By the armour of righteousness on the right hand and on the left.—The thought is found in a more expanded form in Ephesians 6:11-17; 1Thessalonians 5:8. Its recurrence in 2Corinthians 10:4 shows how familiar it was to St. Paul’s mind. Here it is presented in a more condensed form, but its meaning is sufficiently obvious. The weapon of the right hand is “the sword of the Spirit,” aggressive in the conflict with evil (Ephesians 6:17). The armour for the left hand is defensive, the “shield of faith,” which is our defence against the fiery darts of the wicked (Ephesians 6:16). This gives, it is believed, a better meaning than the interpretation which translates the Greek word by “instruments,” as in Romans 6:13, and taking these as meaning opportunities for action, sees in the two adjectives the meaning which sometimes attaches to them in Greek authors, and was derived from the usages of Greek divination, as “favourable” and “unfavourable.” It has been urged that the absence of the Greek article before “weapons on the left” is against the distinction which has been drawn above, and therefore that the words refer to the breast-plate which encompasses both sides of the body; but this, though a tenable view grammatically, is somewhat over-subtle. A man dictating a letter under the influence of strong emotion is not always mindful of minute grammatical distinctions, such as that on which this last interpretation rests.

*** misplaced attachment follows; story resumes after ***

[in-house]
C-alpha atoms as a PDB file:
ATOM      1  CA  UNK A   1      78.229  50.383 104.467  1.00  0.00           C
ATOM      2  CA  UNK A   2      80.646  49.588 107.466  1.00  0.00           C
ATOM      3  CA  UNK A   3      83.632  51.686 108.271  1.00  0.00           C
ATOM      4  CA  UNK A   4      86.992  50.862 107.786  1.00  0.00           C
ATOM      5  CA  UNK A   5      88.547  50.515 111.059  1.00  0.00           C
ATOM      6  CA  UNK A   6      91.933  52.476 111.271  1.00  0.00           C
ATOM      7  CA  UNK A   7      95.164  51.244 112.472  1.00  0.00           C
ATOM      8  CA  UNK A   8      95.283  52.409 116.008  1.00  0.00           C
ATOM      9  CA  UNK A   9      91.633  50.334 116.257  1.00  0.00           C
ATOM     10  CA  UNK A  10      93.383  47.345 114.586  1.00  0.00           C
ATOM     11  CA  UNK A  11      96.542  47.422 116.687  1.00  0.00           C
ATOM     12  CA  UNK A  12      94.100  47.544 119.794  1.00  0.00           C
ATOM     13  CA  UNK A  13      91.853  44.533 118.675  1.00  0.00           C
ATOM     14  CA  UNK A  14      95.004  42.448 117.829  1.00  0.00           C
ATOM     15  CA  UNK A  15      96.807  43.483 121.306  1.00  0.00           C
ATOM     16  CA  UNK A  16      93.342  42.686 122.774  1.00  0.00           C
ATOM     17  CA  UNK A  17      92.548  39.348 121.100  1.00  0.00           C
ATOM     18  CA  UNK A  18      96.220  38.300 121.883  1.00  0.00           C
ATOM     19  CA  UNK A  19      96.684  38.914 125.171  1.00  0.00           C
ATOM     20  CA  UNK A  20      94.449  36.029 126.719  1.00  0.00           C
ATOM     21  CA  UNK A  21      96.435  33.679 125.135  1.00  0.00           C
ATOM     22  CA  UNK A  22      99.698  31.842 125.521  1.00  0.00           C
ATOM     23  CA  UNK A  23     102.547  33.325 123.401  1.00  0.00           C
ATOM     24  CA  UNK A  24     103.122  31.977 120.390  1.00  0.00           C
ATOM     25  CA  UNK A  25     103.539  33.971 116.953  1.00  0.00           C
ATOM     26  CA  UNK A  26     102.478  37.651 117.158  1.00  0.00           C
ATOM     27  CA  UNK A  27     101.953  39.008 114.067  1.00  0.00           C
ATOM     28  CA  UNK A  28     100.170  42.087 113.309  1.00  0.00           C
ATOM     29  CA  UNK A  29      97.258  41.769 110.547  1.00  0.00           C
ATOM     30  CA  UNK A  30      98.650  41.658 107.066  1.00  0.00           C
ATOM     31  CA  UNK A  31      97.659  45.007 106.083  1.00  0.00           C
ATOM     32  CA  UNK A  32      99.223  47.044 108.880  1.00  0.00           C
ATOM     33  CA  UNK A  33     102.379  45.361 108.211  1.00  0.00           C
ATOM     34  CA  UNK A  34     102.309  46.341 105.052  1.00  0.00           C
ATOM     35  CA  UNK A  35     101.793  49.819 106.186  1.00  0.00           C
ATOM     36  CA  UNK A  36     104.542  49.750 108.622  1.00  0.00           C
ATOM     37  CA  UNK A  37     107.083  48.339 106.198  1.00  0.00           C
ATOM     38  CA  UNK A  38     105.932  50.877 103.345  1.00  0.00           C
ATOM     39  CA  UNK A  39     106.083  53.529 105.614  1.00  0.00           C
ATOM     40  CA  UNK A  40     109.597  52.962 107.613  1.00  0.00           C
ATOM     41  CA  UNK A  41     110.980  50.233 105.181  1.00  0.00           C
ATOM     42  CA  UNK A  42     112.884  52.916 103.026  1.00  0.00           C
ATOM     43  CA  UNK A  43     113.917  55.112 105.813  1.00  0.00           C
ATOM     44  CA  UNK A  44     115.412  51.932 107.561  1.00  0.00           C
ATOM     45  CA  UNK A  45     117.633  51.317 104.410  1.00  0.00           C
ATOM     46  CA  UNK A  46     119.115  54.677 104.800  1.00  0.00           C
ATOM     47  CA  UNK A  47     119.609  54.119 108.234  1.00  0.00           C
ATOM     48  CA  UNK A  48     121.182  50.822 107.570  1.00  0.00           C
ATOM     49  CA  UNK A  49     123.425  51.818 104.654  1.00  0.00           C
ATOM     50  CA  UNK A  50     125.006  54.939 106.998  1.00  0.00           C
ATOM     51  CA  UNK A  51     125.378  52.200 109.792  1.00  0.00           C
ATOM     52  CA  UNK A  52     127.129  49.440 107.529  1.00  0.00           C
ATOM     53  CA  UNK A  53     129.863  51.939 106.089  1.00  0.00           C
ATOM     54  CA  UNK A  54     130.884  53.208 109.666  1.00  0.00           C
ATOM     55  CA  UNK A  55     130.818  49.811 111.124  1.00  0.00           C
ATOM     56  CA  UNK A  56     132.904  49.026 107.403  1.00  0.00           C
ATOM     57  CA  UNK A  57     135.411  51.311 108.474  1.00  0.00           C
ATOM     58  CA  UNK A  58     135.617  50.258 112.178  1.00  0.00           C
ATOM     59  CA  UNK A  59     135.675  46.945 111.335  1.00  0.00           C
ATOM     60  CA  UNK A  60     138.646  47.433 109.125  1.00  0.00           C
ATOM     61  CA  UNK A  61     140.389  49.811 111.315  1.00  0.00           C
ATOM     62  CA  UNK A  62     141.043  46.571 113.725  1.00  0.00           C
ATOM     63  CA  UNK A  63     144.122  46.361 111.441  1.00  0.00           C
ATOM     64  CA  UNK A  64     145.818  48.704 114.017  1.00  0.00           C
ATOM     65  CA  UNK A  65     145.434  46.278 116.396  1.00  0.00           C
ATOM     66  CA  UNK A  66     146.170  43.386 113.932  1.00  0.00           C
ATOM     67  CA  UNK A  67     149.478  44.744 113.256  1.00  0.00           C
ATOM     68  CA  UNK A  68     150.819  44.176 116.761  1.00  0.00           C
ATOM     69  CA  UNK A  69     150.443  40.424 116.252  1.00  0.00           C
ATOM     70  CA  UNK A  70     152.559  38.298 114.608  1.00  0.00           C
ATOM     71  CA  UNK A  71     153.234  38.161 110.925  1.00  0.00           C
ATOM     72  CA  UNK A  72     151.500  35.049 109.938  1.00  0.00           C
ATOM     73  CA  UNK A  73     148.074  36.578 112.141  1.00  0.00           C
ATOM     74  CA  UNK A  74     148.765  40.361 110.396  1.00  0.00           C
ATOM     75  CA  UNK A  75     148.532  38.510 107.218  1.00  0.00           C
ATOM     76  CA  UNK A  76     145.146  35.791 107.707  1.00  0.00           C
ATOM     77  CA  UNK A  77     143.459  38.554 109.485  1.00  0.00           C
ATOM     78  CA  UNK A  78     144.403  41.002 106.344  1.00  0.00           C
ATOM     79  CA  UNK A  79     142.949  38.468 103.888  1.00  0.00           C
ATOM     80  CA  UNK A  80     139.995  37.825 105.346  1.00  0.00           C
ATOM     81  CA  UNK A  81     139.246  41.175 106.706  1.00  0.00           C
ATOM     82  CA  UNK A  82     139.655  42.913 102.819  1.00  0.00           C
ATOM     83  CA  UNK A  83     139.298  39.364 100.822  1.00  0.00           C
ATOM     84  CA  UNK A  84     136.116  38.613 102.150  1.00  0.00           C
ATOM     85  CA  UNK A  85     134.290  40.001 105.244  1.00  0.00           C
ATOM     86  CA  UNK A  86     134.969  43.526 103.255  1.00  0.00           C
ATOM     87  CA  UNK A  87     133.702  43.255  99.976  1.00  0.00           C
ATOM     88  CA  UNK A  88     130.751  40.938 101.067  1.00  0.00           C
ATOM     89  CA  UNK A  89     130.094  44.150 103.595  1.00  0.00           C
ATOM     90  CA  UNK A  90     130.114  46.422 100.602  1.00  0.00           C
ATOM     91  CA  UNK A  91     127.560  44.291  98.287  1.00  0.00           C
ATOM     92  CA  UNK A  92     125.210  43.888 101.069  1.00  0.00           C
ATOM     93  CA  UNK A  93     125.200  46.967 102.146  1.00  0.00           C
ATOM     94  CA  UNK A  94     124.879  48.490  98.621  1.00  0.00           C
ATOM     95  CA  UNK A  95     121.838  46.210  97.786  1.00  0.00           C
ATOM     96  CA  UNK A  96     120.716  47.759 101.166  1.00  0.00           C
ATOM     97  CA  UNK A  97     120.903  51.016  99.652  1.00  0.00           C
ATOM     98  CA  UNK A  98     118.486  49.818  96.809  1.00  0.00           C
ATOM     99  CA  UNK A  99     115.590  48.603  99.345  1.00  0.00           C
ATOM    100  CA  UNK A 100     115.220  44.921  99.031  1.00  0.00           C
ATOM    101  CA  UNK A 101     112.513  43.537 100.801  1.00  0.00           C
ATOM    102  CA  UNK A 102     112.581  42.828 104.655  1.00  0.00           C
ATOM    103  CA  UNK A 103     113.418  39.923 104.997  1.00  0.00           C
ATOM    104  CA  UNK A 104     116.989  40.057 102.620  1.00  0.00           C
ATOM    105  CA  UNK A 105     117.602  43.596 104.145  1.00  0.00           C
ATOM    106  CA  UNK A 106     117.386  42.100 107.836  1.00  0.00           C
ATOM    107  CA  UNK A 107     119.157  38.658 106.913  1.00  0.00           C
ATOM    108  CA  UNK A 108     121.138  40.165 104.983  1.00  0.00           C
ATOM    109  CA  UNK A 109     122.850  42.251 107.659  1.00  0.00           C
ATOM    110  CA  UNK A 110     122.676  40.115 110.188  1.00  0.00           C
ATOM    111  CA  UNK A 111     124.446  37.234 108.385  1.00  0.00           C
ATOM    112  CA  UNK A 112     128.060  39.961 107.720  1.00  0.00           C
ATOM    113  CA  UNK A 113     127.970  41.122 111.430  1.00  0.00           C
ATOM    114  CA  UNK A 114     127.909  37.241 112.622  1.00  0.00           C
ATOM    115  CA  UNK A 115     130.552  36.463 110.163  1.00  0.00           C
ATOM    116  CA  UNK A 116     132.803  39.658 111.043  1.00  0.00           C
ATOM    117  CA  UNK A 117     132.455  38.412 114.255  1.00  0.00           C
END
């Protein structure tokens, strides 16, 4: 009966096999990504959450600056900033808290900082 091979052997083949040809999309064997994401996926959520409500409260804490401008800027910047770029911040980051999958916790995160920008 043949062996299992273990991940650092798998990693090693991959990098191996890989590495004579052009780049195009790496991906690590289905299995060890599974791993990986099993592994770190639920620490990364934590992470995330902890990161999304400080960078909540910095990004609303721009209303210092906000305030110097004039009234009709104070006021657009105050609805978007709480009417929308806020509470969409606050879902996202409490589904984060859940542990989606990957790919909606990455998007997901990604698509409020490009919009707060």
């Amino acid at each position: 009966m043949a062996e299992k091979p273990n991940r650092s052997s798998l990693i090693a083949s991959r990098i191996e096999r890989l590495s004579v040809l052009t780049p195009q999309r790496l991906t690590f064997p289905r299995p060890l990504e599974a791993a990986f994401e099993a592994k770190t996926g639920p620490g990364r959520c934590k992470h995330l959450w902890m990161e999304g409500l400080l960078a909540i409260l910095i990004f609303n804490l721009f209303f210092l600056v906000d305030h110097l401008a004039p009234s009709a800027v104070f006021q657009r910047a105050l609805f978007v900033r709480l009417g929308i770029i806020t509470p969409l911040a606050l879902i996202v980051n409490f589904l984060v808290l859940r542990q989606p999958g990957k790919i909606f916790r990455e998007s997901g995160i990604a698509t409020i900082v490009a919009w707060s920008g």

6:1-10 The gospel is a word of grace sounding in our ears. The gospel day is a day of salvation, the means of grace the means of salvation, the offers of the gospel the offers of salvation, and the present time the proper time to accept these offers. The morrow is none of ours: we know not what will be on the morrow, nor where we shall be. We now enjoy a day of grace; then let all be careful not to neglect it. Ministers of the gospel should look upon themselves as God's servants, and act in every thing suitably to that character. The apostle did so, by much patience in afflictions, by acting from good principles, and by due temper and behaviour. Believers, in this world, need the grace of God, to arm them against temptations, so as to bear the good report of men without pride; and so as to bear their reproaches with patience. They have nothing in themselves, but possess all things in Christ. Of such differences is a Christian's life made up, and through such a variety of conditions and reports, is our way to heaven; and we should be careful in all things to approve ourselves to God. The gospel, when faithfully preached, and fully received, betters the condition even of the poorest. They save what before they riotously spent, and diligently employ their time to useful purposes. They save and gain by religion, and thus are made rich, both for the world to come and for this, when compared with their sinful, profligate state, before they received the gospel.By the word of truth - That is, by making known the truths of the gospel. It was his object to make known the simple truth. He did not corrupt it by false mixtures of philosophy and human wisdom, but communicated it as it had been revealed to him. The object of the appointment of the Christian ministry is to make known the truth, and when that is done it cannot but be that they will commend their office and work to the favorable regards of people.